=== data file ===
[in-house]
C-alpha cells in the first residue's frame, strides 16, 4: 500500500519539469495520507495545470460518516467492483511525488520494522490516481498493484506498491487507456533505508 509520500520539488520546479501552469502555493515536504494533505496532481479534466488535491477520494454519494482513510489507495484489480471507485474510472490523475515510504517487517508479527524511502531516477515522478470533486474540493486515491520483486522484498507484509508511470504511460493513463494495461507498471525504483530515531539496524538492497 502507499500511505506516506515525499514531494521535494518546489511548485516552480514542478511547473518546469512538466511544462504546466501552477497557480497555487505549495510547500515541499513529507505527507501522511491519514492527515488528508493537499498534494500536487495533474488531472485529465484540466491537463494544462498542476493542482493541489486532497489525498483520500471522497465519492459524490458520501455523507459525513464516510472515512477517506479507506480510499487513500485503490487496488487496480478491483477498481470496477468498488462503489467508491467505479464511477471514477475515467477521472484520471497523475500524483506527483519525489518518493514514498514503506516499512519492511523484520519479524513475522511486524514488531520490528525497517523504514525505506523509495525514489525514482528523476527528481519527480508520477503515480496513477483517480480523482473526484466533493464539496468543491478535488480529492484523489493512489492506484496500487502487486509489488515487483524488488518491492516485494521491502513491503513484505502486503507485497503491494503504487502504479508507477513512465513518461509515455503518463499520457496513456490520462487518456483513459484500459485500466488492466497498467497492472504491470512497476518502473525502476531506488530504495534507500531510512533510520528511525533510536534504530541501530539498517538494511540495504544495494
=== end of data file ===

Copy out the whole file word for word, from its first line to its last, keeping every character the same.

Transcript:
[in-house]
C-alpha cells in the first residue's frame, strides 16, 4: 500500500519539469495520507495545470460518516467492483511525488520494522490516481498493484506498491487507456533505508 509520500520539488520546479501552469502555493515536504494533505496532481479534466488535491477520494454519494482513510489507495484489480471507485474510472490523475515510504517487517508479527524511502531516477515522478470533486474540493486515491520483486522484498507484509508511470504511460493513463494495461507498471525504483530515531539496524538492497 502507499500511505506516506515525499514531494521535494518546489511548485516552480514542478511547473518546469512538466511544462504546466501552477497557480497555487505549495510547500515541499513529507505527507501522511491519514492527515488528508493537499498534494500536487495533474488531472485529465484540466491537463494544462498542476493542482493541489486532497489525498483520500471522497465519492459524490458520501455523507459525513464516510472515512477517506479507506480510499487513500485503490487496488487496480478491483477498481470496477468498488462503489467508491467505479464511477471514477475515467477521472484520471497523475500524483506527483519525489518518493514514498514503506516499512519492511523484520519479524513475522511486524514488531520490528525497517523504514525505506523509495525514489525514482528523476527528481519527480508520477503515480496513477483517480480523482473526484466533493464539496468543491478535488480529492484523489493512489492506484496500487502487486509489488515487483524488488518491492516485494521491502513491503513484505502486503507485497503491494503504487502504479508507477513512465513518461509515455503518463499520457496513456490520462487518456483513459484500459485500466488492466497498467497492472504491470512497476518502473525502476531506488530504495534507500531510512533510520528511525533510536534504530541501530539498517538494511540495504544495494